The accountants need to work as a team with all other sectors of the organization to achieve the common goal. However, accountants have the task of cost reduction that puts them in conflict with other departments (Roslender, 1996). The accounting career has become somehow monotonous due to the high concentration on financial records and reports. To break this monotony, the accountants need to move and interact with other sectors like logistics and procurement to face other technical challenges facing the organization.

Recent trends in the accounting practice have broadened the activities of accountants. This includes environmental accounting, human resource accounting, social accounting, forensic accounting and tax assessment. This means that accountants have to assess, conduct audits and further studies of how these new aspects affect their organizations. They need to move out of the office and learn more about the organization. One important and common practice is the assessment of the brands. Accountants need to account for brand names, brand development and so on. This helps align the company to its future goals. Strategic positioning can only be achieved through the integration of accounting practices with other practices of the organization (Johnson, 1992a).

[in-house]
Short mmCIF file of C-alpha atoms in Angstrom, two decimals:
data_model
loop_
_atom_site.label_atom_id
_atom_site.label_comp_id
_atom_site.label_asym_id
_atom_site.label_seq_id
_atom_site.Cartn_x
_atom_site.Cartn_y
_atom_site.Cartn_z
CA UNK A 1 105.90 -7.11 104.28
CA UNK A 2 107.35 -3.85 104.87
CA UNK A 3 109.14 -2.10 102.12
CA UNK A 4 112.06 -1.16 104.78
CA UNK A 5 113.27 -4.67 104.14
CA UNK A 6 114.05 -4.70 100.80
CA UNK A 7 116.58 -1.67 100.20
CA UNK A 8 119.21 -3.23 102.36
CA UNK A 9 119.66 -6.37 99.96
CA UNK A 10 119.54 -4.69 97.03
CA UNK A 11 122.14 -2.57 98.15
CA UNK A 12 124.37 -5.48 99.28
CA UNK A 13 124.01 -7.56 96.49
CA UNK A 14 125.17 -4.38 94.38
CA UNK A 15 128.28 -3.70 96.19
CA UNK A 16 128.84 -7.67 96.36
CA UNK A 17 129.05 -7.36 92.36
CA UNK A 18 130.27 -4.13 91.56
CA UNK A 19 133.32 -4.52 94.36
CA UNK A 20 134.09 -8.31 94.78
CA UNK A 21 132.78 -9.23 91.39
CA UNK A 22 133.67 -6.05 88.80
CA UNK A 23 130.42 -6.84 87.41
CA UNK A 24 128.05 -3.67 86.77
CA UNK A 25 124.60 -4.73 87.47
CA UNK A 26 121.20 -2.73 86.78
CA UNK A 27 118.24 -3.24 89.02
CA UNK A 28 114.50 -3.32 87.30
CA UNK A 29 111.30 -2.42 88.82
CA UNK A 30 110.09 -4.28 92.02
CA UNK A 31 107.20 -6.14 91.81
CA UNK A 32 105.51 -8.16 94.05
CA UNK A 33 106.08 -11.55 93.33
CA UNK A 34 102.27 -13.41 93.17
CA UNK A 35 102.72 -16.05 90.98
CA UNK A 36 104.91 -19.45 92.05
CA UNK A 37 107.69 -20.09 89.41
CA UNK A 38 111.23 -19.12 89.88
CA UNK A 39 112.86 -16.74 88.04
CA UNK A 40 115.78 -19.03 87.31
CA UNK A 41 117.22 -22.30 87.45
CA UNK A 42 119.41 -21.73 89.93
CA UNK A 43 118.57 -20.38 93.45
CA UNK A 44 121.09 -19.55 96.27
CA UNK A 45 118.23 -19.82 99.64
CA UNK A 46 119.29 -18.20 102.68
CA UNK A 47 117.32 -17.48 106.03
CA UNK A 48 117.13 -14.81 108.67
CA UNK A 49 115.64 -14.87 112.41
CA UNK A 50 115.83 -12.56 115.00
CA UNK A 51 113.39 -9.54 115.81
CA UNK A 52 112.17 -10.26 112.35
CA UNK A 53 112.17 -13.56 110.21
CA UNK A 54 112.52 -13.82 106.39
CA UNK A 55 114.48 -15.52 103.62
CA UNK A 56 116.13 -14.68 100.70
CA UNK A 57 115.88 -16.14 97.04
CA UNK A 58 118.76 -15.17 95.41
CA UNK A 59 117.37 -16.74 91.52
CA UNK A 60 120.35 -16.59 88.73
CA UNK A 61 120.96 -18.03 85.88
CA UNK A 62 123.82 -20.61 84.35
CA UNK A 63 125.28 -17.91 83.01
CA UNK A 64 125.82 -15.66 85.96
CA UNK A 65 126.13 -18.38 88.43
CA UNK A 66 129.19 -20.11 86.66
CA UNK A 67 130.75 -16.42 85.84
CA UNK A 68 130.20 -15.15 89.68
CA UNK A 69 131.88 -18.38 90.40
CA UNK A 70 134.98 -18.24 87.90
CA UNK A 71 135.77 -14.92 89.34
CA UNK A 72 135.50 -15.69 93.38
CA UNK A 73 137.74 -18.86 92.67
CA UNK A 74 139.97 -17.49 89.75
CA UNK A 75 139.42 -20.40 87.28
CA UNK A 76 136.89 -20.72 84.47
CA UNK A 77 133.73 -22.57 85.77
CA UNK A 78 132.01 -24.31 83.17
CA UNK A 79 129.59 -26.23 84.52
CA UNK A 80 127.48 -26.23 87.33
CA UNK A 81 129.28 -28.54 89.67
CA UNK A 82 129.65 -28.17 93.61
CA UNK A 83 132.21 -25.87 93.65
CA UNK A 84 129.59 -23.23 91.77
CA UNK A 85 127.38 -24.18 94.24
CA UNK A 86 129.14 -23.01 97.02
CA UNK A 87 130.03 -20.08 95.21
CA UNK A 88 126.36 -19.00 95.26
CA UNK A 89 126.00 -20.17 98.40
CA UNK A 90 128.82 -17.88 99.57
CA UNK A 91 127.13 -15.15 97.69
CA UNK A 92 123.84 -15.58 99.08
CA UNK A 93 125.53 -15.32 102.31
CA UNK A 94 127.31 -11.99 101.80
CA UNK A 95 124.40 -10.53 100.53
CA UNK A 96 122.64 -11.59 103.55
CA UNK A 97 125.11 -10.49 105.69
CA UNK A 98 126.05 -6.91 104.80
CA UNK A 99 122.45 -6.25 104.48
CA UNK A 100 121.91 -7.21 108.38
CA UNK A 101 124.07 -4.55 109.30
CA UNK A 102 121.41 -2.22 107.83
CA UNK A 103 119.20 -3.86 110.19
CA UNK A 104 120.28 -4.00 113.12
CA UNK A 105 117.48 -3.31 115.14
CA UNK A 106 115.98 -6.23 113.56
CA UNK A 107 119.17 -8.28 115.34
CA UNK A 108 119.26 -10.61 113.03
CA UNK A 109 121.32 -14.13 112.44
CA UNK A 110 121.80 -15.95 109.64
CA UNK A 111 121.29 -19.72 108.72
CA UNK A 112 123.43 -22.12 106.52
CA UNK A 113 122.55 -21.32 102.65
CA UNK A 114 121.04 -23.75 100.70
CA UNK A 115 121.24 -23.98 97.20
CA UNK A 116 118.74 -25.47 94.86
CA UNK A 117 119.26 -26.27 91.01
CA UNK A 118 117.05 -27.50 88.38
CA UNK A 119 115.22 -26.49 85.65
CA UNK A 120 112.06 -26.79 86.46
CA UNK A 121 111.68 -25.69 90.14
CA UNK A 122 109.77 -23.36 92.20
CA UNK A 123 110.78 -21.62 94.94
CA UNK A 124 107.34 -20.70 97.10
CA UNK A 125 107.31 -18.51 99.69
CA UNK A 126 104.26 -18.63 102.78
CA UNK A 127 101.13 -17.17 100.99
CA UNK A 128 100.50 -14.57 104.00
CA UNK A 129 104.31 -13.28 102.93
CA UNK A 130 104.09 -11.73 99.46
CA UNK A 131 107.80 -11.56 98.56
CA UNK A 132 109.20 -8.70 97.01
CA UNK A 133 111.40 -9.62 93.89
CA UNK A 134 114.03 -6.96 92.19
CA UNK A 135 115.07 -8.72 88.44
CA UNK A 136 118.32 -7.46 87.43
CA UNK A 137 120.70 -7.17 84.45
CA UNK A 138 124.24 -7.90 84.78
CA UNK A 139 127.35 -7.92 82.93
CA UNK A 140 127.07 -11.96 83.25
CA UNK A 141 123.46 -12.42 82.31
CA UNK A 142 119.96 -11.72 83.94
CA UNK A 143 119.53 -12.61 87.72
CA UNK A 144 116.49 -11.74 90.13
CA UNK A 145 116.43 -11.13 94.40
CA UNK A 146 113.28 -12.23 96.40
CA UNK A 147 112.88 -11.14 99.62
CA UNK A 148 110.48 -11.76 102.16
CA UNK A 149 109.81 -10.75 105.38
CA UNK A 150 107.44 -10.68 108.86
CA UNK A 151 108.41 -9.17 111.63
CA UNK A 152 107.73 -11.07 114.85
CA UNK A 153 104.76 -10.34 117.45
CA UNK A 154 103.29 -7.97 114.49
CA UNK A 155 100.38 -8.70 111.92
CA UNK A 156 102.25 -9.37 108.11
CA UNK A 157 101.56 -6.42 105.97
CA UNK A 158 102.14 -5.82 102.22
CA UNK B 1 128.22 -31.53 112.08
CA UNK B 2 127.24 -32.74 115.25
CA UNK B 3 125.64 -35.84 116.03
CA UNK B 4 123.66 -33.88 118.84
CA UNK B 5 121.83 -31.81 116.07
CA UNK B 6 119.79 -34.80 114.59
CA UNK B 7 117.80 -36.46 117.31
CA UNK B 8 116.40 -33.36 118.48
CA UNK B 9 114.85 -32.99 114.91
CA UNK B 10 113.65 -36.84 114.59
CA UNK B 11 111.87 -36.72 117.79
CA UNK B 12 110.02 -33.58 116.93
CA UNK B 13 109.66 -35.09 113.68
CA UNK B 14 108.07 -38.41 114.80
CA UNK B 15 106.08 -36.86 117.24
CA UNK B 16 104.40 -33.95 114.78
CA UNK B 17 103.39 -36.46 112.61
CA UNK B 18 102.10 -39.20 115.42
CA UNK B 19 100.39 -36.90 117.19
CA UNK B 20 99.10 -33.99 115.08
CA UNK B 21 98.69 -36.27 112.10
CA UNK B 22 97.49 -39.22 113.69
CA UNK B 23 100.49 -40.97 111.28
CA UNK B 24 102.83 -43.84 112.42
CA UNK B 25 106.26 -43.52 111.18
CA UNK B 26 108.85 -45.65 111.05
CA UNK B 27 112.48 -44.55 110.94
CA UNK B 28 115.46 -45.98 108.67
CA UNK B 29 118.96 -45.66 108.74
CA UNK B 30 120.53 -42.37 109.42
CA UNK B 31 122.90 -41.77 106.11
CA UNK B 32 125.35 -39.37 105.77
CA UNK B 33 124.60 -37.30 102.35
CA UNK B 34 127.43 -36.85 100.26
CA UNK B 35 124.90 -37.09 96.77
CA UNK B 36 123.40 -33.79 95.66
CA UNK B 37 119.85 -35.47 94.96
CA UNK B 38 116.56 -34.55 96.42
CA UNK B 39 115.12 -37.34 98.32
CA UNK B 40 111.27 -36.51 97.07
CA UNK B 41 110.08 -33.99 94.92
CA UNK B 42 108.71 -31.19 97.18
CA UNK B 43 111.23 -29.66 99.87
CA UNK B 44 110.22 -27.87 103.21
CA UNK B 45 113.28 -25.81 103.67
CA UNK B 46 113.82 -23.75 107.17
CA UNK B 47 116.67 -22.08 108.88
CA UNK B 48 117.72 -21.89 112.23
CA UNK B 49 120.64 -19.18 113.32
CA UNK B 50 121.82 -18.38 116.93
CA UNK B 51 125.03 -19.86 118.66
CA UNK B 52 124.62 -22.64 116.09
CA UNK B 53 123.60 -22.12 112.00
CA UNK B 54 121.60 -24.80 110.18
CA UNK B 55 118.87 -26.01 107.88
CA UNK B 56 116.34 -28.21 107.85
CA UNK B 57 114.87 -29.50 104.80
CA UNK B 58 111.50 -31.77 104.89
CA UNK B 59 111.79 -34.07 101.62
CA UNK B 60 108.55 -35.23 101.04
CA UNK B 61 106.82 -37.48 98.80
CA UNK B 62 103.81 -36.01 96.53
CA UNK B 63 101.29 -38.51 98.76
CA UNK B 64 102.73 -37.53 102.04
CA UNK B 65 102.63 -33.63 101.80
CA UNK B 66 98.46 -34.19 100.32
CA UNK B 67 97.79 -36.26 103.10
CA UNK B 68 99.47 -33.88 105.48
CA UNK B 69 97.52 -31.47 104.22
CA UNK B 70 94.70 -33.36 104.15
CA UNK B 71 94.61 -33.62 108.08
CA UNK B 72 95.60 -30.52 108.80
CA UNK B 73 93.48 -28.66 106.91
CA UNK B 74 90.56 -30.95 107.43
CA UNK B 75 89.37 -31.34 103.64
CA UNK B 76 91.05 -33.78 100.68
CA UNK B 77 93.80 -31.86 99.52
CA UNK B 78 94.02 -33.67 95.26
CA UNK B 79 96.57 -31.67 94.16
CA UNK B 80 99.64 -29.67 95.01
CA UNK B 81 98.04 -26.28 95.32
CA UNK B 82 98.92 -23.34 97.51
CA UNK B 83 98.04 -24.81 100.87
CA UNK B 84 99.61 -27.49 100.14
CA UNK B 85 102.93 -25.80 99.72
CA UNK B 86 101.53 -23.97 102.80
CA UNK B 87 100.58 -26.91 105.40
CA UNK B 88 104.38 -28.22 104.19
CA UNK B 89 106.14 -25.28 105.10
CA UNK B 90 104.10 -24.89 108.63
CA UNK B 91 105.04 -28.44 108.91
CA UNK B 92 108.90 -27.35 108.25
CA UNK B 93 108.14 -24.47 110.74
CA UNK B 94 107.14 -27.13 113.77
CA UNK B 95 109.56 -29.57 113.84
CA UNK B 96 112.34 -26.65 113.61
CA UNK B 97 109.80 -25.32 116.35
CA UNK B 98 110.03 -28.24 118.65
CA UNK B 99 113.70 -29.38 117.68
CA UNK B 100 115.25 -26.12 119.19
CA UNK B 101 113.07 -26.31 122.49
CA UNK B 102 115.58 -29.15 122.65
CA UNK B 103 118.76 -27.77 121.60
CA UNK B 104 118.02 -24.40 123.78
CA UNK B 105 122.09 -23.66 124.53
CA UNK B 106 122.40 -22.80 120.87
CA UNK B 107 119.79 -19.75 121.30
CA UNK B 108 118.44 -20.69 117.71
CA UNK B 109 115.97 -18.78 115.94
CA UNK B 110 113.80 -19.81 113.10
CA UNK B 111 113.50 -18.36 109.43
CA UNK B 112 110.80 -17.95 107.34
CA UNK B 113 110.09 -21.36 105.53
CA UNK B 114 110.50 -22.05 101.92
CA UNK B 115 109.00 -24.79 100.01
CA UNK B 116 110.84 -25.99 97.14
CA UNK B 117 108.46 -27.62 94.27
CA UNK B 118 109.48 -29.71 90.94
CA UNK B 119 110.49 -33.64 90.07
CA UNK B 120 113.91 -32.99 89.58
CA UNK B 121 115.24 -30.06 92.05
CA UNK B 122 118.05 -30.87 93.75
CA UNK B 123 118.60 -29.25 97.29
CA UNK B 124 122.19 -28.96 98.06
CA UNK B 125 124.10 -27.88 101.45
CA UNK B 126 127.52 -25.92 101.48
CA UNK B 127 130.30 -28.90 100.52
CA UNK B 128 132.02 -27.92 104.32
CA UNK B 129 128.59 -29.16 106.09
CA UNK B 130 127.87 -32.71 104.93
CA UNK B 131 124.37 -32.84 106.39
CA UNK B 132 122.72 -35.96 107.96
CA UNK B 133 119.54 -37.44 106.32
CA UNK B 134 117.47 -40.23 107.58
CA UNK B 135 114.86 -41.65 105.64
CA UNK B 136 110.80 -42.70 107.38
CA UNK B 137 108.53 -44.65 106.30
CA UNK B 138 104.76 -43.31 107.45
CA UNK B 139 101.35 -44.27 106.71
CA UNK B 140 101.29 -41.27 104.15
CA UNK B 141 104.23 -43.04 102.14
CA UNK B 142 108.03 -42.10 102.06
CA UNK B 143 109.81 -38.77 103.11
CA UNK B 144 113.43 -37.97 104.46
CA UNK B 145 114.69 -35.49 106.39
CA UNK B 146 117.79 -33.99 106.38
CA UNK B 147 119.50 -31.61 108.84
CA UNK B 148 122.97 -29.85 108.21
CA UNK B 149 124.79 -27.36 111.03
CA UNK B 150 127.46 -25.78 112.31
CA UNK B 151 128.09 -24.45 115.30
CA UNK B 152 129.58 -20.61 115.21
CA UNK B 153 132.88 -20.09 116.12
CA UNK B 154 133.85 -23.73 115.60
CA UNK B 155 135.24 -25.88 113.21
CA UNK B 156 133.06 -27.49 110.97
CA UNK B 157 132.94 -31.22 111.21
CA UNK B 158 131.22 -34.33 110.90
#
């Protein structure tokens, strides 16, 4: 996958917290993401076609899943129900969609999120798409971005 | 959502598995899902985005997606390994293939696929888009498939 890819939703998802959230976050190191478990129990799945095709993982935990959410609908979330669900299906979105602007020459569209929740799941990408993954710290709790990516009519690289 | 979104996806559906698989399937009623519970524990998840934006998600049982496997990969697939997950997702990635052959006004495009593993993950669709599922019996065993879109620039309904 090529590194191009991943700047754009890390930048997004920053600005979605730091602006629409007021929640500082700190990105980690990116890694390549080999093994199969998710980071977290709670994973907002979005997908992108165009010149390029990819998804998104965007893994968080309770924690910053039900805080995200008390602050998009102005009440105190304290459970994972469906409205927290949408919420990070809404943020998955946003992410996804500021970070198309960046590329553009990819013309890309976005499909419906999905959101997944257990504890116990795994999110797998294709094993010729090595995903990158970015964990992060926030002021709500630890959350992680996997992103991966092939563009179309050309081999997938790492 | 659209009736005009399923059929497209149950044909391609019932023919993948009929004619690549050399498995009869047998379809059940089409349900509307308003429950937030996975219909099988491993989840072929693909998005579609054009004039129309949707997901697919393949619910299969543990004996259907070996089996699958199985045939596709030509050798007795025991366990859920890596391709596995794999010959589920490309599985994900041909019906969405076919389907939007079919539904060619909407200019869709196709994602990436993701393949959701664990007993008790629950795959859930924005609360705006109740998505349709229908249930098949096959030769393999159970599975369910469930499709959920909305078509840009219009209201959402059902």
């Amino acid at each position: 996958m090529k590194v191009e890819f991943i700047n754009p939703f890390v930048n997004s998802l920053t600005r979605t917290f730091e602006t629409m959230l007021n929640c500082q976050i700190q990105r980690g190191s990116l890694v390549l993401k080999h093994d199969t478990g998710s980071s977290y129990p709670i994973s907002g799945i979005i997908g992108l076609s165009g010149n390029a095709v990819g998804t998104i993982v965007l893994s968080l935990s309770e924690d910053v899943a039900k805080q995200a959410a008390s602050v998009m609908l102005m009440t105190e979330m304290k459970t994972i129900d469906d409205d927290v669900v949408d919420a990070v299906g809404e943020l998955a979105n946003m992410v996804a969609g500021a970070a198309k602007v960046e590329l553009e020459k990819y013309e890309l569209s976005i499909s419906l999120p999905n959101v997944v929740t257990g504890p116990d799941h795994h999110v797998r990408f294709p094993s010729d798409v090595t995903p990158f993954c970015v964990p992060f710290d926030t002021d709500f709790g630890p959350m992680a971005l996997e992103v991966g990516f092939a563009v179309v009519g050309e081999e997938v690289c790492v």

Technology is a major player in all management practices therefore, it should never be ignored. Accountants have already adapted new technology like online transactions, use of information systems to store and process data, accounting applications, automated reporting applications and transaction analysis applications. This means that accountants can now give more focus to other areas of the organization (Muir, 2011). Another aspect of technology is the way organizations account for technology evolution costs. Modern business organizations keep on adapting to different technologies to retain marketability and market share. These changes are radically occurring, and their effects are critical to the performance of the business. Accountants therefore need to move out of office, review the technology used to perform different tasks in the organization and assess any opportunities arising due to technology changes. They should also try to understand the technological trends and their effects to the cash flows of the company.